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Forestry Department begins work on statewide forest assessment plan
July 7, 2009
Contact: Kevin Weeks, (503) 945-7427
 
The Oregon Department of Forestry (ODF) is beginning work on a project to assess Oregon’s current forest resources and is seeking public involvement in the process during a meeting in July.
 
The 2010 State of Oregon Statewide Forest Assessment and Resource Strategy is designed to identify Oregon’s current forest resources, develop a strategy for managing forests that are identified as priority areas in the state, and report on the effectiveness of how federal funding was used to address those priorities.
 
The Forest Assessment and Resource Strategy plan is crucial for meeting 2008 Farm Bill requirements for federal cooperative programs. In addition, the document will serve as a cornerstone for the Oregon Board of Forestry's 2011 update of the Forestry Program for Oregon and determine future priorities for ODF’s operating programs.
 
The plan is being developed by ODF’s Stewardship Coordinating Committee. The Committee is scheduled to meet Tuesday July 14, 2009 from 10:00 am to 3:00 pm at ODF’s headquarters, 2600 State Street (Operations Building D – Santiam meeting room) in Salem.  Public members are welcome to attend the meeting.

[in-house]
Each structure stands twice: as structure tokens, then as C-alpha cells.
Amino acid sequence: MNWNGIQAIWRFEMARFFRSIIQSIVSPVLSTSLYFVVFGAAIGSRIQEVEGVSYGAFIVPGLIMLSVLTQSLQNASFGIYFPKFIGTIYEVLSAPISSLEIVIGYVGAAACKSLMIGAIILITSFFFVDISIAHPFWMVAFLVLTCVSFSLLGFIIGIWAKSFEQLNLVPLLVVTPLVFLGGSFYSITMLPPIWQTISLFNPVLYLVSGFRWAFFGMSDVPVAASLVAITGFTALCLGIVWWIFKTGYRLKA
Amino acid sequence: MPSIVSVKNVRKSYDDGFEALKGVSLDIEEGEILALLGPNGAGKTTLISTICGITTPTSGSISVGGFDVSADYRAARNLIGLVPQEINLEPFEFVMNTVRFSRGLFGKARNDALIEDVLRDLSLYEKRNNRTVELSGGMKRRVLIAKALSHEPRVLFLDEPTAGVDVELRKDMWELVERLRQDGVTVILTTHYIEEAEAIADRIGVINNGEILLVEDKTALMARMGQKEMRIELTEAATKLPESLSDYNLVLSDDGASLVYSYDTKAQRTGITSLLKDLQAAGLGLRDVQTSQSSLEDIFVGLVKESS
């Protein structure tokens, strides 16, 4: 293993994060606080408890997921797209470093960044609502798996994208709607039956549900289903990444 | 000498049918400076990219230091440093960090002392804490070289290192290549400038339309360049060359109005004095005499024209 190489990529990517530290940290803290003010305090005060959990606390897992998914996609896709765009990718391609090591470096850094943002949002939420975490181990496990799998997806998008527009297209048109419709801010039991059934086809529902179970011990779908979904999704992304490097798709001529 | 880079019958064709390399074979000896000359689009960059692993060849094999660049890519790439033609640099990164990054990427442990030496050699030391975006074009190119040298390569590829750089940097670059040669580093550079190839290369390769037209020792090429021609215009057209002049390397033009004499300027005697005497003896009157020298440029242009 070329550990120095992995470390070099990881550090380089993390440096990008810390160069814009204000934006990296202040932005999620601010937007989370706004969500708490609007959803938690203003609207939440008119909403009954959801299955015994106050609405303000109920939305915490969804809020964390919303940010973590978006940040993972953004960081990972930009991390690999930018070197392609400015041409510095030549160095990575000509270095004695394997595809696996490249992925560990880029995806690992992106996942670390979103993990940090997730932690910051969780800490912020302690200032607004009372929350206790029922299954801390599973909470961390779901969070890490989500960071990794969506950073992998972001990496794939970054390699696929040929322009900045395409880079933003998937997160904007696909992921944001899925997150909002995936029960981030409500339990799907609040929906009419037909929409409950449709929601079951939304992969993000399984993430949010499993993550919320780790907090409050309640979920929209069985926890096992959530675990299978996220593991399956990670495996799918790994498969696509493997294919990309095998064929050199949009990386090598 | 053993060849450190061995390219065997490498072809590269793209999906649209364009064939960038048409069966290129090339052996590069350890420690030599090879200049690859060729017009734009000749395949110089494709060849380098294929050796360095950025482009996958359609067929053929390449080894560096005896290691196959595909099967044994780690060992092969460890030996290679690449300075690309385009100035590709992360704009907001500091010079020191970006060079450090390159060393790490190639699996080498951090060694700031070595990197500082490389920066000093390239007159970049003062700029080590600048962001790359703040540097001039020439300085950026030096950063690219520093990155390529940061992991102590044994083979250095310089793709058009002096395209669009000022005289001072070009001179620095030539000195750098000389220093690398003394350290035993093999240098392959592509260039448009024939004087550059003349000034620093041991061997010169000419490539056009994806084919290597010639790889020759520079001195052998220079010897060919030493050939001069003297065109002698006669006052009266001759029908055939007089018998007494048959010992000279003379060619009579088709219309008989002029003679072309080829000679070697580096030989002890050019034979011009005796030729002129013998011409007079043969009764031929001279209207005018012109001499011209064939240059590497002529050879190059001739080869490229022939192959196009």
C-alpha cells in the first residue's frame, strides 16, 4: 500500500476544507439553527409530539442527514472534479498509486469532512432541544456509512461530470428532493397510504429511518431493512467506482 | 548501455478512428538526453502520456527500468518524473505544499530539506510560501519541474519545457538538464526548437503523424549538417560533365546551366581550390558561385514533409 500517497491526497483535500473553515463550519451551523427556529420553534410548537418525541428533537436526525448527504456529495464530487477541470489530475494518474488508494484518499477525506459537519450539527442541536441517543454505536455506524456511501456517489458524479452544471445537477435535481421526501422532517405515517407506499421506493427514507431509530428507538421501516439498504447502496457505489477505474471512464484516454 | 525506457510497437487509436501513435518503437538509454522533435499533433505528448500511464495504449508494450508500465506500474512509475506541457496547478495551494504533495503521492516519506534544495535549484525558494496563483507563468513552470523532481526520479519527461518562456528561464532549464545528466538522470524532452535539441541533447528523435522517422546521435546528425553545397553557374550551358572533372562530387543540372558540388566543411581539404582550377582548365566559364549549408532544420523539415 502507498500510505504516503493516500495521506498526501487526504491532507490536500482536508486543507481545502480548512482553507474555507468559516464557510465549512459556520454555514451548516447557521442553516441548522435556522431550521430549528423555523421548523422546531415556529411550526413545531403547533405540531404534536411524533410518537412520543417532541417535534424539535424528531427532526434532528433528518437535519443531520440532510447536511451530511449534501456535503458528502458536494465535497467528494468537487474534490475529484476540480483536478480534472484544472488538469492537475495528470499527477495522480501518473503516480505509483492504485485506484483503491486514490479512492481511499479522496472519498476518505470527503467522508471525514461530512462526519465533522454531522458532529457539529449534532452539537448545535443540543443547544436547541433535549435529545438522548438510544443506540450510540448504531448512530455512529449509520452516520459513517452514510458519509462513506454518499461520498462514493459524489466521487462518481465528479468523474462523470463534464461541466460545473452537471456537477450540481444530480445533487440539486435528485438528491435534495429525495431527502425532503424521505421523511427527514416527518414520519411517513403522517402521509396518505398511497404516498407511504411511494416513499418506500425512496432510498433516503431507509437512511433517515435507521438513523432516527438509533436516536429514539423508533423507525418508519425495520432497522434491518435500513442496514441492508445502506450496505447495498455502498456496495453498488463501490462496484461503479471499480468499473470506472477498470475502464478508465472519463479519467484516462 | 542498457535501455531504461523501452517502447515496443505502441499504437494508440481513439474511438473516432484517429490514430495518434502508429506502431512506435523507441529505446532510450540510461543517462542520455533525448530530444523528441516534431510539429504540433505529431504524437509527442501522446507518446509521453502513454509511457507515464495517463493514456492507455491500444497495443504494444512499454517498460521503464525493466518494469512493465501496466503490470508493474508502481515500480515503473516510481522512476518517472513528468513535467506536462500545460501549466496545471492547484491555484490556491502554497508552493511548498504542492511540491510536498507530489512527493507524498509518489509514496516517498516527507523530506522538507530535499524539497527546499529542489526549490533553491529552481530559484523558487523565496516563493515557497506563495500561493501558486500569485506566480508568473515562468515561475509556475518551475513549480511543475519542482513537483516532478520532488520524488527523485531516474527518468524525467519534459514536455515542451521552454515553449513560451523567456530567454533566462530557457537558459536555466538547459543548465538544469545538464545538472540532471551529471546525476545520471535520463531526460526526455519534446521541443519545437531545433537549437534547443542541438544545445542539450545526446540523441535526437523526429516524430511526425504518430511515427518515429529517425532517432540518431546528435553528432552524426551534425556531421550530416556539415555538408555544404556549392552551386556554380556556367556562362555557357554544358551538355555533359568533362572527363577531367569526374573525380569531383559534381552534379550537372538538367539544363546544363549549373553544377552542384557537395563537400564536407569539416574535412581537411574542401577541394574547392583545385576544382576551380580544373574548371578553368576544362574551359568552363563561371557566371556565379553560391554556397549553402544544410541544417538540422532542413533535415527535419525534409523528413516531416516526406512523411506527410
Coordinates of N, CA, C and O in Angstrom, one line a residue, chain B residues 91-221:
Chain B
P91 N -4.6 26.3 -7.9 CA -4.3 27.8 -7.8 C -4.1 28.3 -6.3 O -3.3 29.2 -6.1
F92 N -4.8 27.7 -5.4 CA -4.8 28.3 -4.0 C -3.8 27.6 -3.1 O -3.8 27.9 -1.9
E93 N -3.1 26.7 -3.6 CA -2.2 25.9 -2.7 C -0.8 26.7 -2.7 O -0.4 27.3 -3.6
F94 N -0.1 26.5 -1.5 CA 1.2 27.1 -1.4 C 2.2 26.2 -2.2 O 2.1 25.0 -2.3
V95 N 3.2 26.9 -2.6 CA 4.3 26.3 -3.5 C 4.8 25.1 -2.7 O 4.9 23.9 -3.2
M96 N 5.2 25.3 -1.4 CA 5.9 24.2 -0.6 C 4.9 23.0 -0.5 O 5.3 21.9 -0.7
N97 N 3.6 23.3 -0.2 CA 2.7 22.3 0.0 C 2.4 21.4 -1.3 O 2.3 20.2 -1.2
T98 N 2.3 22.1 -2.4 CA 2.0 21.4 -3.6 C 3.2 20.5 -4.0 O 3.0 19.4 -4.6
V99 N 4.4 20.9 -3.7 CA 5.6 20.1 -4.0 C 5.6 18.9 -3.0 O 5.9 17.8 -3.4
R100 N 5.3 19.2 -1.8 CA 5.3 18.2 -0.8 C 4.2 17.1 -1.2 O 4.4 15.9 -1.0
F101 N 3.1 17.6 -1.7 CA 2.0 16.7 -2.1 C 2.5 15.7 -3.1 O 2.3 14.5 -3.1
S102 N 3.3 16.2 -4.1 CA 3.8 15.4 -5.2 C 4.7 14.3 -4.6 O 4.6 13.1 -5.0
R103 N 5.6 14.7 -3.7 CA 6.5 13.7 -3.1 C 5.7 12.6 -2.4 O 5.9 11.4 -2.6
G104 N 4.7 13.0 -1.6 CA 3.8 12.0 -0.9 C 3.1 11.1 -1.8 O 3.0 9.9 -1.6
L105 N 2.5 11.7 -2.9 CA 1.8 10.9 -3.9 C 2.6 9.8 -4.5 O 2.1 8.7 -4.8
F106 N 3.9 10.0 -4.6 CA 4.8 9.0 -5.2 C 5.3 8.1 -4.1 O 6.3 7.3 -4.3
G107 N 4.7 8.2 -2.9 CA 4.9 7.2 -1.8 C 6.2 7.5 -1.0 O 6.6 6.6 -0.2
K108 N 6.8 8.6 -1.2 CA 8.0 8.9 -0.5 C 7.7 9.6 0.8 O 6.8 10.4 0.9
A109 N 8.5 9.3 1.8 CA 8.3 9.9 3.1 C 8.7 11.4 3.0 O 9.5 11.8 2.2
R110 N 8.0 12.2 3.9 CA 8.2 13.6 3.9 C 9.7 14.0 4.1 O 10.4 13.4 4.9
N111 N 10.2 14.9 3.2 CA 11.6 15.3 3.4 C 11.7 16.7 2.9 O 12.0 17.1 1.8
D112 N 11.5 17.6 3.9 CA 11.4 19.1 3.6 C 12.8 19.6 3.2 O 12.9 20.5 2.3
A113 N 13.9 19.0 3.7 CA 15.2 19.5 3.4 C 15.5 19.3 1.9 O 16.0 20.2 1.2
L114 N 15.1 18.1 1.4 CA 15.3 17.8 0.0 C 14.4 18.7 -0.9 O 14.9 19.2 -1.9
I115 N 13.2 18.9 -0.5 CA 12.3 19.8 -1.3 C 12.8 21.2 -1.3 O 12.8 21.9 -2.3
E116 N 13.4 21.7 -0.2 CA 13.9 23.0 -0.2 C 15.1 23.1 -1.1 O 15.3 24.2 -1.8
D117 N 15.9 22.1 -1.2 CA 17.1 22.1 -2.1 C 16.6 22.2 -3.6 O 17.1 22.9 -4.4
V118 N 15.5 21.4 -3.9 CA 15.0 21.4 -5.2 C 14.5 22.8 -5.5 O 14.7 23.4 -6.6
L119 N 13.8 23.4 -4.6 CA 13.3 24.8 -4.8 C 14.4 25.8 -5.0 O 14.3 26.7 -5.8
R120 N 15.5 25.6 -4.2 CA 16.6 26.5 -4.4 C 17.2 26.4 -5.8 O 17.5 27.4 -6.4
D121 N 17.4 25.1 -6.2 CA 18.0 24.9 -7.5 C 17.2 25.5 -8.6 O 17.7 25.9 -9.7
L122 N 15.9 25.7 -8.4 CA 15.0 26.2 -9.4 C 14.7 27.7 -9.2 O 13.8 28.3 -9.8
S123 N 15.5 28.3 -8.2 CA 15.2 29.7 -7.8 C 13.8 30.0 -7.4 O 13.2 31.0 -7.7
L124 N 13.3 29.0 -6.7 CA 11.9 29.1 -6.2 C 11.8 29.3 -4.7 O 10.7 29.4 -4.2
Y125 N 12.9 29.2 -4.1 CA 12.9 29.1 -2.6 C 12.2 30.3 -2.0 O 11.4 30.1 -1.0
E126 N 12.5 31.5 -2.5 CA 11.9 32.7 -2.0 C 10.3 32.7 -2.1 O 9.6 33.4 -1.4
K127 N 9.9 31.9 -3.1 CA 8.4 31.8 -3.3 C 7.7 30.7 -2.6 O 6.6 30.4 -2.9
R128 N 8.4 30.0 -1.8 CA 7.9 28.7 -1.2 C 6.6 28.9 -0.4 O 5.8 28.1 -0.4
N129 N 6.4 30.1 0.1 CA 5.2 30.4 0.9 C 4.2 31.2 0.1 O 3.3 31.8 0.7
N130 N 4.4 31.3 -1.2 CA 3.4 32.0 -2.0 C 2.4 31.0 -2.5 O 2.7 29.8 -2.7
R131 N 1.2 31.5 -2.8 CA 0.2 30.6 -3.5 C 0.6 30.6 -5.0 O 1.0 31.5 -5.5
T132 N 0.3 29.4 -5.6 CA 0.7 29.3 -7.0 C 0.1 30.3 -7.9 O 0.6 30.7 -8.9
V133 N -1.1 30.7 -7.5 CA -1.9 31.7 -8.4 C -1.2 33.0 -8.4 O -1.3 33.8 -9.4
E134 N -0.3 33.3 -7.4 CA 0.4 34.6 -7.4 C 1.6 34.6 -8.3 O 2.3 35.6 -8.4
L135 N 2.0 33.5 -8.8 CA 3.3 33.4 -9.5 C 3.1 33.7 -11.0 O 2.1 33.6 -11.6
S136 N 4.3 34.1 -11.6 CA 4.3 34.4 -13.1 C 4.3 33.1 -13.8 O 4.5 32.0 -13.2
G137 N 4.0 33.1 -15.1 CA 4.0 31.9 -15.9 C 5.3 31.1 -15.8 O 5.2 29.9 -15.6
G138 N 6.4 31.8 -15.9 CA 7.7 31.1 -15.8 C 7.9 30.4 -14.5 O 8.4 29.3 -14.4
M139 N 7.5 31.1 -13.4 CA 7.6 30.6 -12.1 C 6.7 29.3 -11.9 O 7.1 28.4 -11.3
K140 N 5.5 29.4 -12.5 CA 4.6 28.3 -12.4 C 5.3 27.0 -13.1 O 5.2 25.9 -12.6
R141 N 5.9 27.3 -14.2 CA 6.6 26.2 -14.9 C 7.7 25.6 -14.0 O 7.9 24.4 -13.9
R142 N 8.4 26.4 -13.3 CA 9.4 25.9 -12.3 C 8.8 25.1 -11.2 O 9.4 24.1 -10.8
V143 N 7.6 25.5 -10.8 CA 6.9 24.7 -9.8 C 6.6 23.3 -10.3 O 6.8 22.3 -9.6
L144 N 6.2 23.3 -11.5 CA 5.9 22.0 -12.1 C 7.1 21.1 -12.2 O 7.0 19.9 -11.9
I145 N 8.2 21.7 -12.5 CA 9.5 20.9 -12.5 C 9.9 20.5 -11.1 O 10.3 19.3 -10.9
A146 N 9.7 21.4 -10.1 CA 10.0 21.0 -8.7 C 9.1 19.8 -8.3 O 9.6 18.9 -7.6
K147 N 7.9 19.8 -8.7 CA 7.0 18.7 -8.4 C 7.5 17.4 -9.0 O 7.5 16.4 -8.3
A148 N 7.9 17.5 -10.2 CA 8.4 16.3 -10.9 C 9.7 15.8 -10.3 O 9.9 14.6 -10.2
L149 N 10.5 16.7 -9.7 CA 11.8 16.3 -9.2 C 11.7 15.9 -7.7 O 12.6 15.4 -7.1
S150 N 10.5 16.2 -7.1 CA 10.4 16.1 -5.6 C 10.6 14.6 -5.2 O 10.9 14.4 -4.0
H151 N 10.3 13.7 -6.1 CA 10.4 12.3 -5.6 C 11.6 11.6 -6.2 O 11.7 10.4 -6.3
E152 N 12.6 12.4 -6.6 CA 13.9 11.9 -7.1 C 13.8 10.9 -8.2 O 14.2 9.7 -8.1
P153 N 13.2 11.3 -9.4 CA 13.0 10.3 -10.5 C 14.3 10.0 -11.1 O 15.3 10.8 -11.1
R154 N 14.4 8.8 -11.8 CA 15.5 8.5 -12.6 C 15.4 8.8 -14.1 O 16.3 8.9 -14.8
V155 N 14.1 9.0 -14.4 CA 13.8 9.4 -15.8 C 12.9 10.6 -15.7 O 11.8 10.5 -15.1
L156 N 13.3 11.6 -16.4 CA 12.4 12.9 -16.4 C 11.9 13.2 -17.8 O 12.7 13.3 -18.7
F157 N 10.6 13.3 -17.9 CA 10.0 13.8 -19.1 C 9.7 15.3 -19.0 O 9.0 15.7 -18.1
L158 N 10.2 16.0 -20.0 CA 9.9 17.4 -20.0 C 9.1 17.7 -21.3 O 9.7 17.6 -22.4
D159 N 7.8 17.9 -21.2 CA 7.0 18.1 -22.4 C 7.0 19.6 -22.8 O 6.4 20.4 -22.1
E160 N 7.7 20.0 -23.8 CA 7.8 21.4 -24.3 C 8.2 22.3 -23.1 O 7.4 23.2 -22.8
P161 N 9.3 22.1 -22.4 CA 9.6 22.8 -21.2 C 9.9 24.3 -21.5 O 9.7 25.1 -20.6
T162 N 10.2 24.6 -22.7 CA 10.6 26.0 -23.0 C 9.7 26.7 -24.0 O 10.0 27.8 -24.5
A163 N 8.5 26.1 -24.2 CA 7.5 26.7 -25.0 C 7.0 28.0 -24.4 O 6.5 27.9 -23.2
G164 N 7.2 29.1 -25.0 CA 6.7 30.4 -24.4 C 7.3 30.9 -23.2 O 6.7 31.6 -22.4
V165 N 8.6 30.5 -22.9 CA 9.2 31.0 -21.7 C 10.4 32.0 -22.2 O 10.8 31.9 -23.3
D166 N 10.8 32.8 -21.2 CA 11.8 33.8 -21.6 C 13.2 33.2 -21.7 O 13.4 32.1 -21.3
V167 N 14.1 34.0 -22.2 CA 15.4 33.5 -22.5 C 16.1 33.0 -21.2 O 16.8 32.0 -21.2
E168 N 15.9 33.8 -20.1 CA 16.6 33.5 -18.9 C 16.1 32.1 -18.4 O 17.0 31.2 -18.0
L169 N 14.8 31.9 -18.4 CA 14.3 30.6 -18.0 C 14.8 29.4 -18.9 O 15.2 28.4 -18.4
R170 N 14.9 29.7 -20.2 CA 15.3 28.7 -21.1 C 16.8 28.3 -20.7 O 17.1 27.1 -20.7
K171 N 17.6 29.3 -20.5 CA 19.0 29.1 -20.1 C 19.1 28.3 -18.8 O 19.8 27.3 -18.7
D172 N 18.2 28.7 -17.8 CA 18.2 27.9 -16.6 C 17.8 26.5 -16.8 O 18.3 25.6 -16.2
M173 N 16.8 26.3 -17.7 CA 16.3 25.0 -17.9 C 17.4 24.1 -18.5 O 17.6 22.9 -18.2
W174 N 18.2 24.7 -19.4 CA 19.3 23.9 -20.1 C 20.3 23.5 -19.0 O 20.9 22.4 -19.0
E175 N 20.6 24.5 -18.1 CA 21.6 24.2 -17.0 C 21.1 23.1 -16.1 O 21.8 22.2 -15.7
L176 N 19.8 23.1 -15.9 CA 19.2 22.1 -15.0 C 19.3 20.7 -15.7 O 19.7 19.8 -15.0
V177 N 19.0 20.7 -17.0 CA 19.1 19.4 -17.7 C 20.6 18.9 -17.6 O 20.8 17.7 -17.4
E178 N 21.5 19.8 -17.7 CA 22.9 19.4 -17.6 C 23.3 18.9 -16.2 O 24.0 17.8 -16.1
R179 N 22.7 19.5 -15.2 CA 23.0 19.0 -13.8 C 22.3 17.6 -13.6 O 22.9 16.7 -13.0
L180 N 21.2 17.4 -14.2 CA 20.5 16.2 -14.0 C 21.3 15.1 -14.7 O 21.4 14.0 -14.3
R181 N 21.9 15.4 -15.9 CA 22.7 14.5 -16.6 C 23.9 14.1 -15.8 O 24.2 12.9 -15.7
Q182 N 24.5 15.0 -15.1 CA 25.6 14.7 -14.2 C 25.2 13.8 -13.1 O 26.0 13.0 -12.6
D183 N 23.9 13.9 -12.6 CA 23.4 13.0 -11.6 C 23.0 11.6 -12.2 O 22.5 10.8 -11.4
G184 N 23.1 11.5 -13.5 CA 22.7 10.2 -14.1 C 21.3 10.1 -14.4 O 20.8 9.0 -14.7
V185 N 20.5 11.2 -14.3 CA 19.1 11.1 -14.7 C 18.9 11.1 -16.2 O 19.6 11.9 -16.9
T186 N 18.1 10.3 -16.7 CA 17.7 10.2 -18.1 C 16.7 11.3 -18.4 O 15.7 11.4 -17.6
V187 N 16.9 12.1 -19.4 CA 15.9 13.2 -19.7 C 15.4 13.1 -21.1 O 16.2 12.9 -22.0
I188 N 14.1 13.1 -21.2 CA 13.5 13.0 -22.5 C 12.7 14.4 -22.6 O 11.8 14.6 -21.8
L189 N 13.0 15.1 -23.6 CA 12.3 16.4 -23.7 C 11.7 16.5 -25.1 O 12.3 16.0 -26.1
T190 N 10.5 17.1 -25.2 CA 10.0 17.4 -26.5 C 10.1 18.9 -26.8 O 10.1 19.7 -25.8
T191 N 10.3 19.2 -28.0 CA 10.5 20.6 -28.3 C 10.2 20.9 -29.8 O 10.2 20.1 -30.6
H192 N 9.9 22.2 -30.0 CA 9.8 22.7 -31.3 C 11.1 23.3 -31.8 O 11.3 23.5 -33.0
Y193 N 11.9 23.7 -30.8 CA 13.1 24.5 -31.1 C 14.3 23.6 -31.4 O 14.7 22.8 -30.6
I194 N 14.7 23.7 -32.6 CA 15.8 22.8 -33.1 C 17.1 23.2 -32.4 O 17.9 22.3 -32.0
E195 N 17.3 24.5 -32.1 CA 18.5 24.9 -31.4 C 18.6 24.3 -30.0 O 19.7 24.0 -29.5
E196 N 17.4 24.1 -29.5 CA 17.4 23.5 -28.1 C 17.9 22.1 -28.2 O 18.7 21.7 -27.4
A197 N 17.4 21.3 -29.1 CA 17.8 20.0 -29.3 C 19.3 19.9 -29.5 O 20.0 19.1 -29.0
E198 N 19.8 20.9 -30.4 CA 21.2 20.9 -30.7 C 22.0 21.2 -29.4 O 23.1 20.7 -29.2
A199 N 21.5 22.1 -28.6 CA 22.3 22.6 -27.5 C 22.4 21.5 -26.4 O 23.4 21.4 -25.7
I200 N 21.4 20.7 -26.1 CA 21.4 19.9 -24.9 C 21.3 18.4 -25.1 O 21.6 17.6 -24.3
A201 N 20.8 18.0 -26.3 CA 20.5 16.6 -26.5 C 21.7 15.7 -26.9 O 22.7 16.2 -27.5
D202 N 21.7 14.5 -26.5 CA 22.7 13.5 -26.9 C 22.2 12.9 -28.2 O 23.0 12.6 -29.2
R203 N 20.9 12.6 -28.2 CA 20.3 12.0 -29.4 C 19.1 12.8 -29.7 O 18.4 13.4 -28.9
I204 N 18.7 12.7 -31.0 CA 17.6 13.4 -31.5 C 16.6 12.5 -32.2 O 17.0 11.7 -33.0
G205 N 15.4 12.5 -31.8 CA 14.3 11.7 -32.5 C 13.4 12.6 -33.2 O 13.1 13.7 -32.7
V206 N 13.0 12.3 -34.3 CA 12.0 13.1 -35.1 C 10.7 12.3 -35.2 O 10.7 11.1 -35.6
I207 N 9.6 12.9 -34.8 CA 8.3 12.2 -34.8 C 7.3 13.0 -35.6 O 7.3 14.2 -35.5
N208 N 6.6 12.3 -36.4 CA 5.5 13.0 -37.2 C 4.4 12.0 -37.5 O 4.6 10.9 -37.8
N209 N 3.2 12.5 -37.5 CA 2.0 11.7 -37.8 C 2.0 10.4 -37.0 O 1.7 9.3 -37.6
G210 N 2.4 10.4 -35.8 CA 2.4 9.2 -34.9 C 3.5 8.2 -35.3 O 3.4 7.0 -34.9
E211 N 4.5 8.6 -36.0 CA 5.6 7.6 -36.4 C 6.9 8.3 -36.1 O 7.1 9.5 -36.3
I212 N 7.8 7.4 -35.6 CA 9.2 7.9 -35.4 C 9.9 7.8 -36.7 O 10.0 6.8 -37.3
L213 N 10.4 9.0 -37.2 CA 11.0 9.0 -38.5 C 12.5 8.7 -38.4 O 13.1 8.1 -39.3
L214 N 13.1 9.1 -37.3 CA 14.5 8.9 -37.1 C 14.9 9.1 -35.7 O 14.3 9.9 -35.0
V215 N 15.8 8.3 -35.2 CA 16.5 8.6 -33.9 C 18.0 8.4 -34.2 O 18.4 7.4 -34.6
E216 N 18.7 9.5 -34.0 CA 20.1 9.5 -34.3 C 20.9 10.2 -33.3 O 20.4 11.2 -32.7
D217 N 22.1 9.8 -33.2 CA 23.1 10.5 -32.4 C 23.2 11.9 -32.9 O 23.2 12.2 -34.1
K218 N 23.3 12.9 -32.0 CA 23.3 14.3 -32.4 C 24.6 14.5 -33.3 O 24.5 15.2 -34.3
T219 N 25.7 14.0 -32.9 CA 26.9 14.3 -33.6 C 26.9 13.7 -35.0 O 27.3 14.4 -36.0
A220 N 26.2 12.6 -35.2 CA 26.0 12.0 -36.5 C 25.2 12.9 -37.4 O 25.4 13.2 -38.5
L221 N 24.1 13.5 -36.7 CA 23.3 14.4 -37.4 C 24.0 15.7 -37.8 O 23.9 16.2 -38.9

The key themes of the 2010 Forest Assessment are: 
  • Conserve Working Forest Lands
  • Protect Forests from Harm
  • Enhance Public Benefits from Trees and Forests
 
The 2008 Farm Bill passed by Congress contained an amendment to the Cooperative Forestry Assistance Act which required states receiving Farm Bill funding perform the assessment study by mid-2010, with updates at five-year increments after that. The Farm Bill funds the U.S. Department of Agriculture which in turn provides funding for many ODF services through the U.S. Forest Service’s State and Private Forestry Program.
 
One-half of Oregon’s 61 million acres are forested, with 60 percent of Oregon’s forests under federal ownership, 35 percent privately-owned while state, tribal or local government ownership accounts for the remaining five percent.
 
Oregon’s forests are among one of the state’s most valued resources, providing a balanced mix of environmental, economic and social benefits.
 
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